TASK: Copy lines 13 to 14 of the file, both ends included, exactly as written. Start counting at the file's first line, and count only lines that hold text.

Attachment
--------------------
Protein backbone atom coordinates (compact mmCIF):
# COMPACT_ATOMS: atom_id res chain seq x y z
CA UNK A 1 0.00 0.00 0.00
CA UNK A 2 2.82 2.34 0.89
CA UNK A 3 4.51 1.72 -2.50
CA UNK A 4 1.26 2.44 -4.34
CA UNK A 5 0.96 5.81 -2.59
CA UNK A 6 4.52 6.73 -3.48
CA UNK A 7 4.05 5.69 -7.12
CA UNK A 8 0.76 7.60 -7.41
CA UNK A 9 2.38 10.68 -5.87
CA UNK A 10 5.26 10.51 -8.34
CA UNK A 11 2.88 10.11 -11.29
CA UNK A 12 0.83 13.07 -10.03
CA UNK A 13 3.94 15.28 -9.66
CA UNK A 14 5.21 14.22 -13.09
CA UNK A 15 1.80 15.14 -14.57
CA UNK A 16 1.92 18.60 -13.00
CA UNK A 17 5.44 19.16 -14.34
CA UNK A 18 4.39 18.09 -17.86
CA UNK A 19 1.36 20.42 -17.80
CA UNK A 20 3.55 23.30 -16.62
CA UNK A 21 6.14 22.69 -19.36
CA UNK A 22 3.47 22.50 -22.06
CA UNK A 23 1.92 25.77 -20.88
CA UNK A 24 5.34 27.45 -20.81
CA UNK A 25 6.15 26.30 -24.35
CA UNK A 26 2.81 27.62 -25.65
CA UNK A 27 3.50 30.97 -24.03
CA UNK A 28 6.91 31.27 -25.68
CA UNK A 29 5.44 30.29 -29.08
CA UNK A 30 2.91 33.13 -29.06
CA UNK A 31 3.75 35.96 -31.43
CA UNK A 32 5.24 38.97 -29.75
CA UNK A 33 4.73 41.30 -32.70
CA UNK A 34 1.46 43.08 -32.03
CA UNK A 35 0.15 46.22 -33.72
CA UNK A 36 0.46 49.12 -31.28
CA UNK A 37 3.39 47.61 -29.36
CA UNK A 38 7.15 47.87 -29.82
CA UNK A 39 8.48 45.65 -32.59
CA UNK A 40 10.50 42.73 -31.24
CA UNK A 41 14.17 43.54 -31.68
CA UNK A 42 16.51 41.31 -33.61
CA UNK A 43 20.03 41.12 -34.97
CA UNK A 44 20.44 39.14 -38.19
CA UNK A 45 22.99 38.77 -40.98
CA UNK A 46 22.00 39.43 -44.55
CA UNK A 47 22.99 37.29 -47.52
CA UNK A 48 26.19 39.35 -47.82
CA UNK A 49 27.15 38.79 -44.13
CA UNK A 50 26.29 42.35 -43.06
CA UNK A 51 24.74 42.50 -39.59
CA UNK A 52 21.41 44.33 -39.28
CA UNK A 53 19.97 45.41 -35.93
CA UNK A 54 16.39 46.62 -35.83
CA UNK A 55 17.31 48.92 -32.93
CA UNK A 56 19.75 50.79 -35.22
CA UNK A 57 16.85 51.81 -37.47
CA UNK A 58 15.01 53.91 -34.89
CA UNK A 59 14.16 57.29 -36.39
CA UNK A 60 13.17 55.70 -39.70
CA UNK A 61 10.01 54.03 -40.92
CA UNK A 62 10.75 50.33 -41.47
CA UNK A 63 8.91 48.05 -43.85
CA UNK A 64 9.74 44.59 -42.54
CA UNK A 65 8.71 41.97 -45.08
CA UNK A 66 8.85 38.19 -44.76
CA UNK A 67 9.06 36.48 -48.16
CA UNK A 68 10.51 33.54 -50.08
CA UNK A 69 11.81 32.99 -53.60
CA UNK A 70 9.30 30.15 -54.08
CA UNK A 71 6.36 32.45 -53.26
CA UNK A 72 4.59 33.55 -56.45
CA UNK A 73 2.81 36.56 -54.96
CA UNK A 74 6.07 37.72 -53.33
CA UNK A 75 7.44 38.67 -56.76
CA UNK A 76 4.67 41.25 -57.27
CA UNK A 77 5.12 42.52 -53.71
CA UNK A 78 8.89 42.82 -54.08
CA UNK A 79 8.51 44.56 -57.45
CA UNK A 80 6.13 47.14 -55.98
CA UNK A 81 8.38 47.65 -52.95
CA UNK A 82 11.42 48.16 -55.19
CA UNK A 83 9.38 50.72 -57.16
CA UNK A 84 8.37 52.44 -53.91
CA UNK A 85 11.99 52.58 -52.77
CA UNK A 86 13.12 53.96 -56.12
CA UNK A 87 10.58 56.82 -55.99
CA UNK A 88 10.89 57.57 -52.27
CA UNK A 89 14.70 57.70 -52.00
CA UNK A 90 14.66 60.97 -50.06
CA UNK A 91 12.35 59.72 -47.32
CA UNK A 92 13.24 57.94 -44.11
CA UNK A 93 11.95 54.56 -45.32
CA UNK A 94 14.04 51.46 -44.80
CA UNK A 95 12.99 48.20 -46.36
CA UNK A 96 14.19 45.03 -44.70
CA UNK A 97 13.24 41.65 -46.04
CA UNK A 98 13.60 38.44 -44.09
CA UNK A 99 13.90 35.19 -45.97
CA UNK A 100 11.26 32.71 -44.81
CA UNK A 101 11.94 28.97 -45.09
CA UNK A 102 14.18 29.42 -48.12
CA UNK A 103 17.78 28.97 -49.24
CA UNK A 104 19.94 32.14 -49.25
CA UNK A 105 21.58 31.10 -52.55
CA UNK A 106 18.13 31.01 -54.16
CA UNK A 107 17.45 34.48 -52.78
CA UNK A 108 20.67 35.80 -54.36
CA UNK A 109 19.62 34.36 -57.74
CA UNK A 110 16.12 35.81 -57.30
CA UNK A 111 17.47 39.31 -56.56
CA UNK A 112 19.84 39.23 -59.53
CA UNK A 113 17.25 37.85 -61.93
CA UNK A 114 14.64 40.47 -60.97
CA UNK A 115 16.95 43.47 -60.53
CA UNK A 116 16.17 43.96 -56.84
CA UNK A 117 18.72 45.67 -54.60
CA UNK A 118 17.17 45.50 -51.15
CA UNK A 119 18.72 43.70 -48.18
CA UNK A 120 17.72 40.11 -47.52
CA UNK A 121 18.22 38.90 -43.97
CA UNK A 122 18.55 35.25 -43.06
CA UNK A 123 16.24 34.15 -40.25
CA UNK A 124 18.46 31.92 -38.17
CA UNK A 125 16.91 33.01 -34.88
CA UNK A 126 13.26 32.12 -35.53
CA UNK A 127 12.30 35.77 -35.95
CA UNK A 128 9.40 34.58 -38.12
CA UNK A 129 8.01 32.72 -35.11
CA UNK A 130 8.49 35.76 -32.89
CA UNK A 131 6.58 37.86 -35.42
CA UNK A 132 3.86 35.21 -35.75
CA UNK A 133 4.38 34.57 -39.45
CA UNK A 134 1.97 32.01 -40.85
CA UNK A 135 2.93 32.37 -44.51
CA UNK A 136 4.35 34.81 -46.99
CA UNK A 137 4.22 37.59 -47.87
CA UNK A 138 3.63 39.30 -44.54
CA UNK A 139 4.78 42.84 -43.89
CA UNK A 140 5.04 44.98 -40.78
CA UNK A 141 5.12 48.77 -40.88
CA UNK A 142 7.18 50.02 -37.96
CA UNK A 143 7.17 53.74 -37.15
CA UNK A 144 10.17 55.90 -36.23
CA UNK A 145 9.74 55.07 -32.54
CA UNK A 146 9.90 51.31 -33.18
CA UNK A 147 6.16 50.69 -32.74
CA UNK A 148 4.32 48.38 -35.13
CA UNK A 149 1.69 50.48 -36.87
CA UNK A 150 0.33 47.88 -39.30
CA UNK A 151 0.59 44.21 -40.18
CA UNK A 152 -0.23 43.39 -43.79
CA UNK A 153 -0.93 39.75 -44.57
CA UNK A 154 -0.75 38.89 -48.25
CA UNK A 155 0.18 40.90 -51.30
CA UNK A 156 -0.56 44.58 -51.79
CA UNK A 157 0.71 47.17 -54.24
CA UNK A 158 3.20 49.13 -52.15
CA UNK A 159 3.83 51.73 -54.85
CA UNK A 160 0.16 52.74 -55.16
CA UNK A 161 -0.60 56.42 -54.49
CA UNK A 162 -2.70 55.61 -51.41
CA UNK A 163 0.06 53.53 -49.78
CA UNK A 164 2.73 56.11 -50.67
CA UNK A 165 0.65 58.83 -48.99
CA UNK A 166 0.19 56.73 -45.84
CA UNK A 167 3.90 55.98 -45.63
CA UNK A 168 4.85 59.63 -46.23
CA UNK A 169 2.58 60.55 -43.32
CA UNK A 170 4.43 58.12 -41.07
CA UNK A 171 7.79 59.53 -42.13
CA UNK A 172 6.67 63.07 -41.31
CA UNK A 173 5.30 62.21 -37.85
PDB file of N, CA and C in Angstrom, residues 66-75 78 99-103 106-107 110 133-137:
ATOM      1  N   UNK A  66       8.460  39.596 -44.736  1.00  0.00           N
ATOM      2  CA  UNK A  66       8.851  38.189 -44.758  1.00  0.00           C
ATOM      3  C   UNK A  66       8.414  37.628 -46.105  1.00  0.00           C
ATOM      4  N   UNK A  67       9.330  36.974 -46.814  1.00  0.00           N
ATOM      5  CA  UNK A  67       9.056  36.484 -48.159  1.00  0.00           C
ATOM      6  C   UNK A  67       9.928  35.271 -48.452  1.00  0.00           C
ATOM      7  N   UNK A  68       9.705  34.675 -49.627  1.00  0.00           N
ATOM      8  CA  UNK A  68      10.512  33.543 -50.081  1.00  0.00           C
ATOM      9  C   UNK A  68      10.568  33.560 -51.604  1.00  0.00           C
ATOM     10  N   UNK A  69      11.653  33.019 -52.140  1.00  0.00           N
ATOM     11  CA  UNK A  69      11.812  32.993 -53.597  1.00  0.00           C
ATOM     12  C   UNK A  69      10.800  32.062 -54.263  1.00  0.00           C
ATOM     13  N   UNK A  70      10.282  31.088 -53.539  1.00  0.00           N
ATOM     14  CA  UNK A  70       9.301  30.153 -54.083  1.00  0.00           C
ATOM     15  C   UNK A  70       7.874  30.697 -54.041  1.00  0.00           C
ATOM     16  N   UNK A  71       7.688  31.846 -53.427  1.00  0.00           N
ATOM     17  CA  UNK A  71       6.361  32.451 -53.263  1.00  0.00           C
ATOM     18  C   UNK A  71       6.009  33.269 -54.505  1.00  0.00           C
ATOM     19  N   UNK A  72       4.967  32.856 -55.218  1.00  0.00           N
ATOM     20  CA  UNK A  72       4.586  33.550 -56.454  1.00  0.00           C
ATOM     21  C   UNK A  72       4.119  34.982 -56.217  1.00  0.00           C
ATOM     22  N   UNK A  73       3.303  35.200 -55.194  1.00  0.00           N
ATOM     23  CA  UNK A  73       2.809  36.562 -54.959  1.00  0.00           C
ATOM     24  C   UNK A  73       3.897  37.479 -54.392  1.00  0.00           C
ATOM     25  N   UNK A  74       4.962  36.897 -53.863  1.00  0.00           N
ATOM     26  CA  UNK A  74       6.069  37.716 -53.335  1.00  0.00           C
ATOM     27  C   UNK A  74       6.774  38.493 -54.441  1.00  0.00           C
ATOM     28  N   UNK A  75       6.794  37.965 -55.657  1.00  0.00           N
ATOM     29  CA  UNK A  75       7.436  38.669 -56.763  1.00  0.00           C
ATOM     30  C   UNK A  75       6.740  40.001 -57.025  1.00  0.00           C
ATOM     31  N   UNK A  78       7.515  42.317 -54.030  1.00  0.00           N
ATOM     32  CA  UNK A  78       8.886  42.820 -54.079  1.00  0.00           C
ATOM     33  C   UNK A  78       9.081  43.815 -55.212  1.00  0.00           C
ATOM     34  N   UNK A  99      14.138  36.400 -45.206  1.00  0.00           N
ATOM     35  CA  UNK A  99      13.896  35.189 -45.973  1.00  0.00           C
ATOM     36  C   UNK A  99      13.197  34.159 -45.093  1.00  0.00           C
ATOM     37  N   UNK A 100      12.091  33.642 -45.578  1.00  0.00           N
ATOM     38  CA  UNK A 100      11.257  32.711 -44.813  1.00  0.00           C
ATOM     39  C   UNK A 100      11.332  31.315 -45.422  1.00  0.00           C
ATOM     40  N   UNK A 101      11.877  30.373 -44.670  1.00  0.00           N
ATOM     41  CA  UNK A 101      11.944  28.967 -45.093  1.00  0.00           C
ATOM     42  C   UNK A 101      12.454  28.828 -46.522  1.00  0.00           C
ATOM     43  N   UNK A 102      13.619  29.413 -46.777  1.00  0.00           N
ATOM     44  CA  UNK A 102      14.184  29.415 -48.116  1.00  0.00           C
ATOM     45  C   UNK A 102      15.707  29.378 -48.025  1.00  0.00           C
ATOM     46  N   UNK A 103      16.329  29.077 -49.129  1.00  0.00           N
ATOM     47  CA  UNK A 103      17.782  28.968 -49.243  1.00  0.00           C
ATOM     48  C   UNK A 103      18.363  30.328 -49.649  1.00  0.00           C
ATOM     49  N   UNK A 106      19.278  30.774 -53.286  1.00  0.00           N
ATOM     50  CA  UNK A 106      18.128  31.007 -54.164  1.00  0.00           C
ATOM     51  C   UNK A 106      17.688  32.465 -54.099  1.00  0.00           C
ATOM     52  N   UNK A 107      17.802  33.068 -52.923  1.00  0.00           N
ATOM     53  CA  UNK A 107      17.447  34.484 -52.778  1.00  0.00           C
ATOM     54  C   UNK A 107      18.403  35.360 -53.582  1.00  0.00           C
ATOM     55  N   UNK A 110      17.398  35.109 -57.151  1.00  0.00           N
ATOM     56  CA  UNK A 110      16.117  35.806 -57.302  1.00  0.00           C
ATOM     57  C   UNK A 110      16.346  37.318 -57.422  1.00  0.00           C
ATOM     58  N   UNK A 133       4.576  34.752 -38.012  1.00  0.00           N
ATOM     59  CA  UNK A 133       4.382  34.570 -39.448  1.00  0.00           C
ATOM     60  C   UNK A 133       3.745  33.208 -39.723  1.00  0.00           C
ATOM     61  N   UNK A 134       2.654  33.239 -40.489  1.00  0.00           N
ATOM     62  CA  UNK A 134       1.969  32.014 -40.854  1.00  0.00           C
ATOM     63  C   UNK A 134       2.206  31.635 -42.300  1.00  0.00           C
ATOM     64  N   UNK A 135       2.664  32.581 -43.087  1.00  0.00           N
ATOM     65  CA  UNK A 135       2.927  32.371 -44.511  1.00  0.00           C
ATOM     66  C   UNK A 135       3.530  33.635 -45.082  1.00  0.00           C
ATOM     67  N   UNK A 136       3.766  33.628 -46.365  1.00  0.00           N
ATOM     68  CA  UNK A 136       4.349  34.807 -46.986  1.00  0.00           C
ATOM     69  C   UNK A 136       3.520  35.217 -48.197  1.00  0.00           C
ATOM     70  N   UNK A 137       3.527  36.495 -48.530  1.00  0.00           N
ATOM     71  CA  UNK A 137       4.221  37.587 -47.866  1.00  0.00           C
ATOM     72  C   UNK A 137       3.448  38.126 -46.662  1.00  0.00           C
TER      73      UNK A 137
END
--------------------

CA UNK A 11 2.88 10.11 -11.29
CA UNK A 12 0.83 13.07 -10.03